Preheat your oven to 180 celsius. Brown the lamb, then set it aside. Cook the leeks and the carrots together for 5 minutes or until the leeks are softening. Add the cornflour and stir in. Pour in the wine and stock and bring to the boil. Quickly stir in the sugar, tomato puree, mint, apricots and season to taste. Put the lamb back in the dish and bake for 1 1/4 hours. By this time the lamb will be on the way to being cooked, and the sauce will be sweet and toffeeish. If you want to do the potatoes separately, cook the lamb for 2 hours in total
I sliced and par boiled the potatoes I wanted for the top, so after the 1 1/4 hours of cooking I put the potatoes on top, pinched some butter over them and whacked the temperatue up to 220 celsius and cook until they’re browned – about half an hour. I might do the potatoes separately next time so I can be more in control of when it all comes together.
This dinner was delicious, and quite unique in its flavour. I was worried about the apricots, but the whole thing melded together and was just sweet and complimentary to the lamb, the sauce was almost toffee-ish. One to add to my folder of favourites.
On Saturday we went to our local farm shop and picked up some wonderful ingredients, including beef and brocolli. I love beef stir frys, but I’ve never cooked one at home before. So with the coupling of an excellent piece of meat (I trust cooking it quickly if it’s good quality) and a super sharp knife I set to work.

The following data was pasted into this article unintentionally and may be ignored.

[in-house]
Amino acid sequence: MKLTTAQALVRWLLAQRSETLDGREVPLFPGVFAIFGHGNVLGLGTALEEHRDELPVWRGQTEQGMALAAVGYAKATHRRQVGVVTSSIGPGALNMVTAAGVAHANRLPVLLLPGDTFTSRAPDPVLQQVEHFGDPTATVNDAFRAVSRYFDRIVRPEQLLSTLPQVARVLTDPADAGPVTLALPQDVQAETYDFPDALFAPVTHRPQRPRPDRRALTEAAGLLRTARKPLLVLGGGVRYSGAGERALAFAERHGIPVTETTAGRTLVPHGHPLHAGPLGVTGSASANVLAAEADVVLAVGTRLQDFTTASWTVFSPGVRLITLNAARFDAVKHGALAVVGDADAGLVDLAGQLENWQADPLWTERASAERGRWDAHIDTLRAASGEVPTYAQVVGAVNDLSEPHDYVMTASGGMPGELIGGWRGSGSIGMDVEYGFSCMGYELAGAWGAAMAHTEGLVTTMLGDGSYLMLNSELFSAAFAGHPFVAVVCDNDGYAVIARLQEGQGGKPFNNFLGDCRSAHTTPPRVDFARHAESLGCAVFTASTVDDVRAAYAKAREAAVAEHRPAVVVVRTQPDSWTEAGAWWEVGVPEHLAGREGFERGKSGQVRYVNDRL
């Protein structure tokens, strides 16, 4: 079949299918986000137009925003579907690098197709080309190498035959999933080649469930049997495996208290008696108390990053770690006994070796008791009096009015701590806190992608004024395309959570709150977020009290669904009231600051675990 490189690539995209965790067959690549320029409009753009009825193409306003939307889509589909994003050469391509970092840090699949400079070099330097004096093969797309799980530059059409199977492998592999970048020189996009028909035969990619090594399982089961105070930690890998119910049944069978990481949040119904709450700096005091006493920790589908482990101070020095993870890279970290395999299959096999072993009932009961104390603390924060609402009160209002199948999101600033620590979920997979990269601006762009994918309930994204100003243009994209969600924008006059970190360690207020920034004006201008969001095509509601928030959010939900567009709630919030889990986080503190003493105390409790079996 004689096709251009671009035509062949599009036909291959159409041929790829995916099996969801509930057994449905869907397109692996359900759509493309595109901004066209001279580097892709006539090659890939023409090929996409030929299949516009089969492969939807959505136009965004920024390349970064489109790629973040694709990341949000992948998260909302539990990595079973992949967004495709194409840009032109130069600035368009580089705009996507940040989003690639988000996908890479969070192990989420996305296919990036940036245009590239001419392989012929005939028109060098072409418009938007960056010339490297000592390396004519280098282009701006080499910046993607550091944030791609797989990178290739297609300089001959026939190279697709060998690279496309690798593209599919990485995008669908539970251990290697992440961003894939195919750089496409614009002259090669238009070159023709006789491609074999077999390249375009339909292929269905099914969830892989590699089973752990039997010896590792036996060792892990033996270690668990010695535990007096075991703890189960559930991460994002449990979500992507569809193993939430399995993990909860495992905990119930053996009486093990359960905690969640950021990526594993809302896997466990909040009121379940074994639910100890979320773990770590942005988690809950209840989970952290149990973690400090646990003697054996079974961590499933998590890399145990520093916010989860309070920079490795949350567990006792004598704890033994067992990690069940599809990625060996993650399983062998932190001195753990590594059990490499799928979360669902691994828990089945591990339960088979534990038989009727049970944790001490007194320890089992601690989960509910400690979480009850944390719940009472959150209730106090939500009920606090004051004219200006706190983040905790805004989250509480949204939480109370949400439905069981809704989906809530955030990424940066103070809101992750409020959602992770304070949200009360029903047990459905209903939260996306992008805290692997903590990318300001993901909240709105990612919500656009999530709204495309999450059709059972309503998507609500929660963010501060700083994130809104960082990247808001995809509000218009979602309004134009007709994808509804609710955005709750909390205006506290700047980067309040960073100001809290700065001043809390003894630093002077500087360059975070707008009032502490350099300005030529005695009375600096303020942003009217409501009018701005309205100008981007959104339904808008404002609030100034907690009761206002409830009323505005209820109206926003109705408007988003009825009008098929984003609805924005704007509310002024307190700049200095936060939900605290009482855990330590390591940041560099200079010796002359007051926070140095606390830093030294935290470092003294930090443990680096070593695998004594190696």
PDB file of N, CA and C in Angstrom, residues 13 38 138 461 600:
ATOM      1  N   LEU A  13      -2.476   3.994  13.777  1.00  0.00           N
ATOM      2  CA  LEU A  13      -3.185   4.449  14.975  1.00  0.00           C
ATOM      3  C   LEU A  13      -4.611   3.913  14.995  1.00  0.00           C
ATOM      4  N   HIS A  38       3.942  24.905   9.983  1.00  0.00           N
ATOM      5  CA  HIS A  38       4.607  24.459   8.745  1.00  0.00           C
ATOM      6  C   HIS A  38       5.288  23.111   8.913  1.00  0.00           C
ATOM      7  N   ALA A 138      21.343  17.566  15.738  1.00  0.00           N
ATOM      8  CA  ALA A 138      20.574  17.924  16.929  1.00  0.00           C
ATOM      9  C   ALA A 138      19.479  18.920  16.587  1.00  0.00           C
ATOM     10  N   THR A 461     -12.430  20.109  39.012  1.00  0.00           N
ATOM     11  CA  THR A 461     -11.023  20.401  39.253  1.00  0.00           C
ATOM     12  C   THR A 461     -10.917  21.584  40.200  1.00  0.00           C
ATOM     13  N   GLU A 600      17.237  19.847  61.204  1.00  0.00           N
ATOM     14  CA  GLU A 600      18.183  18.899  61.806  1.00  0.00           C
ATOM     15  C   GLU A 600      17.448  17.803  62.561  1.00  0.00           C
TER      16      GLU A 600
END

- 1 1/2 tablespoons soy sauce
- 1 1/2 tablespoons mirin (or dry sherry/sake/white wine)
- 1 1/2 tablespoons water
- 1 tablespoon oyster sauce
- 1 teaspoon sesame oil
- good grind of black pepper
- 1 red chilli, deseeded and sliced
- 2 garlic cloved, sliced
- 1 cm piece of ginger, diced
- 1/2 tablespoon brown sugar
- 1/2 tablespoon vegetable oil
Slice the beef as finely as you can and then marinate the beef for at least 20 minutes, or overnight if you’ve thought ahead. Then stir-fried the lot: onions first, then take them out, followed by beef, then take it out, then the green veg, then re-add the beef and onions. If I were to do this again I would cut the beef even thinner so I could cook it in 2 minutes rather than 5 (approx).